Homeland Security Watch

News and analysis of critical issues in homeland security

January 9, 2006

Biometrics and privacy: two new reports

Filed under: Privacy and Security,Technology for HLS — by Christian Beckner on January 9, 2006

Security Document World writes today about two new reports on biometrics and privacy, written by the National Biometric Security Project under contract to DHS and the White House Office of Science and Technology Policy. The two reports are entitled United States Federal Laws Regarding Privacy and Personal Data and Applications to Biometrics and Report on International Data Privacy Laws and Application to the Use of Biometrics in the United States.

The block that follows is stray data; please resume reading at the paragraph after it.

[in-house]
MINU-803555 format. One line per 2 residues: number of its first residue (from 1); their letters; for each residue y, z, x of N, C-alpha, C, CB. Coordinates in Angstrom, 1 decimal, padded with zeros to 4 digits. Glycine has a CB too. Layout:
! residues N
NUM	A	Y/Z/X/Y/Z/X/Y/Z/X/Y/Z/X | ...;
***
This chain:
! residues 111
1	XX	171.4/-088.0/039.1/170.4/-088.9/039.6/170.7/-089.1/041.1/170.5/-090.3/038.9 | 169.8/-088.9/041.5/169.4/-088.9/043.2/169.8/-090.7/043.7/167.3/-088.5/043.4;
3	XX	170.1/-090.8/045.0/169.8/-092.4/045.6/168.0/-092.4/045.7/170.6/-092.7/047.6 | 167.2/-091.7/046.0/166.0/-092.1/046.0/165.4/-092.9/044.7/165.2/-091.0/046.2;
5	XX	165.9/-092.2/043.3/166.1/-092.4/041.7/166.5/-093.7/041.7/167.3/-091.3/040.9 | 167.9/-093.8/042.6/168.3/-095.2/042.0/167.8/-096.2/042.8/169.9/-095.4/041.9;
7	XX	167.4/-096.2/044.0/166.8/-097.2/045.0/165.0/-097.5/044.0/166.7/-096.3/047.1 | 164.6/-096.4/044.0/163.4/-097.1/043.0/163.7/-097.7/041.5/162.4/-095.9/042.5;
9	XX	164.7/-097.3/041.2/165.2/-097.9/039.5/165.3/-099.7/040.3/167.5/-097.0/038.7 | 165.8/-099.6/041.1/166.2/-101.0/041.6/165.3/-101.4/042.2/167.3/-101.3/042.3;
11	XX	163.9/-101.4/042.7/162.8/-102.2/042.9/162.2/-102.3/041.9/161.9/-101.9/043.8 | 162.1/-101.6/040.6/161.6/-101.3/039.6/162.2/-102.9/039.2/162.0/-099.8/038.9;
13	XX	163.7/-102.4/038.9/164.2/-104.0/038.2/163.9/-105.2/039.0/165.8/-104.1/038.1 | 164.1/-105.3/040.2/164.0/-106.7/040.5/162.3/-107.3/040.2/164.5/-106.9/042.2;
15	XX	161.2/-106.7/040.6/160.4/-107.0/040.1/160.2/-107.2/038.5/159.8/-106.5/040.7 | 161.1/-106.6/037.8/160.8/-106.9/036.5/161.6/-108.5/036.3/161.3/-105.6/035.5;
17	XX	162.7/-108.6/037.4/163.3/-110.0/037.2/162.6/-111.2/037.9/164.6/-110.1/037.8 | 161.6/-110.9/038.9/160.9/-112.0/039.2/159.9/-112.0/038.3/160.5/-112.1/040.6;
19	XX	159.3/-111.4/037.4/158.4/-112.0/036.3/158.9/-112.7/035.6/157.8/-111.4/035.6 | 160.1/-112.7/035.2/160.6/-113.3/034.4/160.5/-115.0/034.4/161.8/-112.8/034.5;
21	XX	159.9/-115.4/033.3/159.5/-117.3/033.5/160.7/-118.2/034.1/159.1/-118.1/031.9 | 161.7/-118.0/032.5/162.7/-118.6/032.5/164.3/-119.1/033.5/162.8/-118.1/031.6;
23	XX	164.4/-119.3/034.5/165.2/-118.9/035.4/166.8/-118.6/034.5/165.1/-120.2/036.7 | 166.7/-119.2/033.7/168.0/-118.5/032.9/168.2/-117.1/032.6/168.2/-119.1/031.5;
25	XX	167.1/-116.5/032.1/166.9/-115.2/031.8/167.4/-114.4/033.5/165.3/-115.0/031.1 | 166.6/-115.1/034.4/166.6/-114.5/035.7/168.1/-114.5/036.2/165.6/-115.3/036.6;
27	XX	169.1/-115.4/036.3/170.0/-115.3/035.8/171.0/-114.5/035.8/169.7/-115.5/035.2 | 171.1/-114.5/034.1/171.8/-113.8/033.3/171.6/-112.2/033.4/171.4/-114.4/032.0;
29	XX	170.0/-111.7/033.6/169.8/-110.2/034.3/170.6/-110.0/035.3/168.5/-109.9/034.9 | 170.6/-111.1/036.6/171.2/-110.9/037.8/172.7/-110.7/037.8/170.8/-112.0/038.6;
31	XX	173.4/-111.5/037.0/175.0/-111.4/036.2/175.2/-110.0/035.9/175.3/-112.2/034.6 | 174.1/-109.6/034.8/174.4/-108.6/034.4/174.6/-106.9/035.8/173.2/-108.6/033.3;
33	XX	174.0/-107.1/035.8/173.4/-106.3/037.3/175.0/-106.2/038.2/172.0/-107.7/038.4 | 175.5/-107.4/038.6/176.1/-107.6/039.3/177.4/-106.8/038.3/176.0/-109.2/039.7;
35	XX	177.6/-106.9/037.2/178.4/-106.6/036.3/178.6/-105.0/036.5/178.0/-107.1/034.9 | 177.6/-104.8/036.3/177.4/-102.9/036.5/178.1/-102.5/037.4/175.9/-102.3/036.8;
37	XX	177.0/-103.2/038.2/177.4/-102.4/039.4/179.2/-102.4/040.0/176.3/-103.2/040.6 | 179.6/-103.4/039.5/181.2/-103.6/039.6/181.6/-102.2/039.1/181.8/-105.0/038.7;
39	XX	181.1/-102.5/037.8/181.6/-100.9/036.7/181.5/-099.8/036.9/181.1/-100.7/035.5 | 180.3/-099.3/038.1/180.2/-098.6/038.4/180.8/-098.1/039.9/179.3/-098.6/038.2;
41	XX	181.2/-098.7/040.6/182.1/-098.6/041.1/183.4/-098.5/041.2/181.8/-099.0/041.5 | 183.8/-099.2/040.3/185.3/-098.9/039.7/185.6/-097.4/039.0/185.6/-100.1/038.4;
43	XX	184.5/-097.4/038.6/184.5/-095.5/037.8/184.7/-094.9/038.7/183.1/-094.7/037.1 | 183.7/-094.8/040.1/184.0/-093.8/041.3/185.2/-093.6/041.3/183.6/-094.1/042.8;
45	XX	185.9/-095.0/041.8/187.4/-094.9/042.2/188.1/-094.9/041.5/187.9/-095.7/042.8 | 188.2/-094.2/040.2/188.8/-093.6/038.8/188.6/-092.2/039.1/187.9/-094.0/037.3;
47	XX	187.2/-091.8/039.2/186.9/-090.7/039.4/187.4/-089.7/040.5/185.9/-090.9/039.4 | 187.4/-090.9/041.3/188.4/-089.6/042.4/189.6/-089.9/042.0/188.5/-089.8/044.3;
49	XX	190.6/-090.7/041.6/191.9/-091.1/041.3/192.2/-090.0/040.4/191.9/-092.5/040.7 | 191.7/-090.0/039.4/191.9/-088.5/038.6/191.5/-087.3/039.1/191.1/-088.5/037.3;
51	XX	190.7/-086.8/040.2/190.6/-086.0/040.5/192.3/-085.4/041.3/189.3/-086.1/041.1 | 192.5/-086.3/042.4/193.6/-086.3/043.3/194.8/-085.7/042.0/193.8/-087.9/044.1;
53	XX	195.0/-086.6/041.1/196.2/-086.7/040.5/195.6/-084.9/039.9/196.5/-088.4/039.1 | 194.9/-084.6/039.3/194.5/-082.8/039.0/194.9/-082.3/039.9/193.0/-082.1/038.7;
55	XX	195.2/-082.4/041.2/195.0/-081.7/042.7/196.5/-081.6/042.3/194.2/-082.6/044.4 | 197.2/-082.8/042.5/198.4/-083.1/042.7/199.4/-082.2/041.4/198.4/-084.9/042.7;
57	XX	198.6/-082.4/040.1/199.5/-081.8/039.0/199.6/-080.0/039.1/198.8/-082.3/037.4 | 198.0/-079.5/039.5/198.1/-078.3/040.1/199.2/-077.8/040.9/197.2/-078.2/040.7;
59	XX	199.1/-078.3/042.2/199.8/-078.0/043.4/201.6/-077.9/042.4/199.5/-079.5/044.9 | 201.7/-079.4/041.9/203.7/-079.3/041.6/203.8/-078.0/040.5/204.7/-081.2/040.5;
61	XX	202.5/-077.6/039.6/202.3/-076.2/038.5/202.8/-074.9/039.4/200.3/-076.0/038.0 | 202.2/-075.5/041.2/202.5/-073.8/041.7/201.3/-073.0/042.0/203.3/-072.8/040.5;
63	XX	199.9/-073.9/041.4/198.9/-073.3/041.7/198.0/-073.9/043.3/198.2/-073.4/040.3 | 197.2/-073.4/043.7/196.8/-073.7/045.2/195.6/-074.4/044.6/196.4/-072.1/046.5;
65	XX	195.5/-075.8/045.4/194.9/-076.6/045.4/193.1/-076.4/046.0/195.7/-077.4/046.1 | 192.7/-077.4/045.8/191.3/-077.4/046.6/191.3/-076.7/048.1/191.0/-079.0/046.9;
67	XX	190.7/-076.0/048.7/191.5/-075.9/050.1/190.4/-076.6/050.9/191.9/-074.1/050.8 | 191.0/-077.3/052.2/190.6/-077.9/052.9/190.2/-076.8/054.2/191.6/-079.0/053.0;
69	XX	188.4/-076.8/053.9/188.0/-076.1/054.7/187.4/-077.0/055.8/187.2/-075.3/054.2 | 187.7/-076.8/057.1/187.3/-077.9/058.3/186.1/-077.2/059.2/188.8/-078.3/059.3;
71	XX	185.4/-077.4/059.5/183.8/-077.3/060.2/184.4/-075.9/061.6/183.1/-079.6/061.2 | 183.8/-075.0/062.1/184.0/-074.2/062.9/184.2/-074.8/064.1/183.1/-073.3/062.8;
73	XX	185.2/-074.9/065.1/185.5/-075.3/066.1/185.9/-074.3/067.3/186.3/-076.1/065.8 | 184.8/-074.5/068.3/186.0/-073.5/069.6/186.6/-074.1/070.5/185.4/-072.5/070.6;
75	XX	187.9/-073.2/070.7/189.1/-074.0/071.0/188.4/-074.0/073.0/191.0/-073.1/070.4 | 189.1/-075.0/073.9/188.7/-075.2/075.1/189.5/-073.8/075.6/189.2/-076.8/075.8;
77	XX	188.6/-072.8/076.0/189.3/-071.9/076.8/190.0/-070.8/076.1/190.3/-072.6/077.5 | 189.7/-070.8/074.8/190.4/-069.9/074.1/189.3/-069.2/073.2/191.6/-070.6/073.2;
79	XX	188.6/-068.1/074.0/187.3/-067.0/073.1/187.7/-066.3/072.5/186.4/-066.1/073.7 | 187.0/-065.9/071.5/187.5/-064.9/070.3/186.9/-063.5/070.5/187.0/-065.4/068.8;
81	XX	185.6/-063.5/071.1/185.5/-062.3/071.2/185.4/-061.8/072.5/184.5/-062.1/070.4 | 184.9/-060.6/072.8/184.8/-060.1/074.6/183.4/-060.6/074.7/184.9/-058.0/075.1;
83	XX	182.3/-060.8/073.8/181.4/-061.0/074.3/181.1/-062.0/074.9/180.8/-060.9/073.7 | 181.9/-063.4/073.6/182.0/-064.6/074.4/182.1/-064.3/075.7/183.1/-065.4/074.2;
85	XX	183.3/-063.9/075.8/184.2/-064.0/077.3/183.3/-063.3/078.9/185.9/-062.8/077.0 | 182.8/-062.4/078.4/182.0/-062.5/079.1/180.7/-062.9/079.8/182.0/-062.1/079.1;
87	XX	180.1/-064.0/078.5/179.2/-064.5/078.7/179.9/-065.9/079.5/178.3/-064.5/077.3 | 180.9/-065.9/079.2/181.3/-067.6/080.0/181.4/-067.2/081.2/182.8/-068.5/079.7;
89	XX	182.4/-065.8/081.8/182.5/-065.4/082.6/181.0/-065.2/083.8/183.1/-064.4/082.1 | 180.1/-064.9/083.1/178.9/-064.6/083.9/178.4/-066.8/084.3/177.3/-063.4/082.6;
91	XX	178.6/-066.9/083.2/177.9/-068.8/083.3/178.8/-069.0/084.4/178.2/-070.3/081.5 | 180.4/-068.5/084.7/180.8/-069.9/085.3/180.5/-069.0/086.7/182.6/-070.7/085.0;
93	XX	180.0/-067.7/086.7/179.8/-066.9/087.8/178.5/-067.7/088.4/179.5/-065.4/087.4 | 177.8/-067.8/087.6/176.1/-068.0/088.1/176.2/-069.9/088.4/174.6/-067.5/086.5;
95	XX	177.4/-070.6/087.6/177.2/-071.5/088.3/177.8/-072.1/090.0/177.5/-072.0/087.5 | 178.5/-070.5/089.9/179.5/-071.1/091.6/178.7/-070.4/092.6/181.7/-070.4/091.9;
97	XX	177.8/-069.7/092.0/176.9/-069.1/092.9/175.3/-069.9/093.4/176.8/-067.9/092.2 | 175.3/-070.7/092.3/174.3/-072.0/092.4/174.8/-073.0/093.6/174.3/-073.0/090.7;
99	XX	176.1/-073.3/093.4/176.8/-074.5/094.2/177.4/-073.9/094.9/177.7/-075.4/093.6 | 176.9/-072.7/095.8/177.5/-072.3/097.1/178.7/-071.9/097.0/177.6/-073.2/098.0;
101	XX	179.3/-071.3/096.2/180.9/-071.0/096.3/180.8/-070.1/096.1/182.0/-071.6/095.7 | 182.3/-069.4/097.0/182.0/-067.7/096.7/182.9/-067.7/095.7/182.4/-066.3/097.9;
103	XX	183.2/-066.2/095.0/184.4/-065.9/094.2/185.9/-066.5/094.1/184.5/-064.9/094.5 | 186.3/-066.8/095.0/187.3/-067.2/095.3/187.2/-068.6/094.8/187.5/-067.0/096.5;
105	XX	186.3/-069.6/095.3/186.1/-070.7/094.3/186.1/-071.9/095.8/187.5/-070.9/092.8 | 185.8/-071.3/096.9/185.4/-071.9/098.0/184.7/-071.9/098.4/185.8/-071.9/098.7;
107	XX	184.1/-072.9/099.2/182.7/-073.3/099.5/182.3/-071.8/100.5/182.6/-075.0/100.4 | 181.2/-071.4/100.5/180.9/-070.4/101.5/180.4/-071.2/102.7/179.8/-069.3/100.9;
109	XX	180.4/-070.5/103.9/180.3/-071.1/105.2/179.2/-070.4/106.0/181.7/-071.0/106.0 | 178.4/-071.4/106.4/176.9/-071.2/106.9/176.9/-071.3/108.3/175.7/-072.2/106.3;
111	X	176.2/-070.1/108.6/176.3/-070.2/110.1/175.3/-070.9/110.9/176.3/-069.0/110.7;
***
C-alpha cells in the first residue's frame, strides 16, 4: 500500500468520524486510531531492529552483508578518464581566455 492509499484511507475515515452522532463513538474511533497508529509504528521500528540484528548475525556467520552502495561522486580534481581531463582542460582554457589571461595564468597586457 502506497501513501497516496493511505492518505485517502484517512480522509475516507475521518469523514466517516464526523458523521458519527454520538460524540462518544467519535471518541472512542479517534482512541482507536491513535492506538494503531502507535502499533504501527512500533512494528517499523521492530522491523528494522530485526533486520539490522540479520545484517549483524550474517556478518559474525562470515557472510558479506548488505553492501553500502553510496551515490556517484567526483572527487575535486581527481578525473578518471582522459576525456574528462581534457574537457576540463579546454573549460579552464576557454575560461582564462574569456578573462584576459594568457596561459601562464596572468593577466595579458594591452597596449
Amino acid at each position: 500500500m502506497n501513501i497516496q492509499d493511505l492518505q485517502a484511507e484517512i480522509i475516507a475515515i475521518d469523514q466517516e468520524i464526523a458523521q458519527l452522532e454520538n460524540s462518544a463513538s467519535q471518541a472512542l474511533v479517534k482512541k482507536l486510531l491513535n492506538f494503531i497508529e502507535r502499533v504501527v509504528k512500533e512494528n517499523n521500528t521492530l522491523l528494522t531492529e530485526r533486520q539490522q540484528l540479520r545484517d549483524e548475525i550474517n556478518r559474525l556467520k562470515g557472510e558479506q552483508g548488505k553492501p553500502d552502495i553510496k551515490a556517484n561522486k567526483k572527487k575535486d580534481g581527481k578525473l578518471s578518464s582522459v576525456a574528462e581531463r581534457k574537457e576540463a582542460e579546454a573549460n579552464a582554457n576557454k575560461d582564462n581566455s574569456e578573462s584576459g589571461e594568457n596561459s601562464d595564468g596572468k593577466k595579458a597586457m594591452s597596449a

From the description of the first report in the story:

Importantly, the report highlights the distinctions between identification and verification techniques and discusses how each method relates to privacy laws and issues. Generally, the report says, biometric “identification” does a “one to many” search of extensive databanks to find a match. Because such databanks may contain or be linked to personal information, and because identification applications can be used without the subject’s knowledge or consent, such as in surveillance, the privacy concerns are intensified, the report claims.

I’d write more, but as of now the two reports are not available on the group’s website. If and when they are, I’ll update this post.

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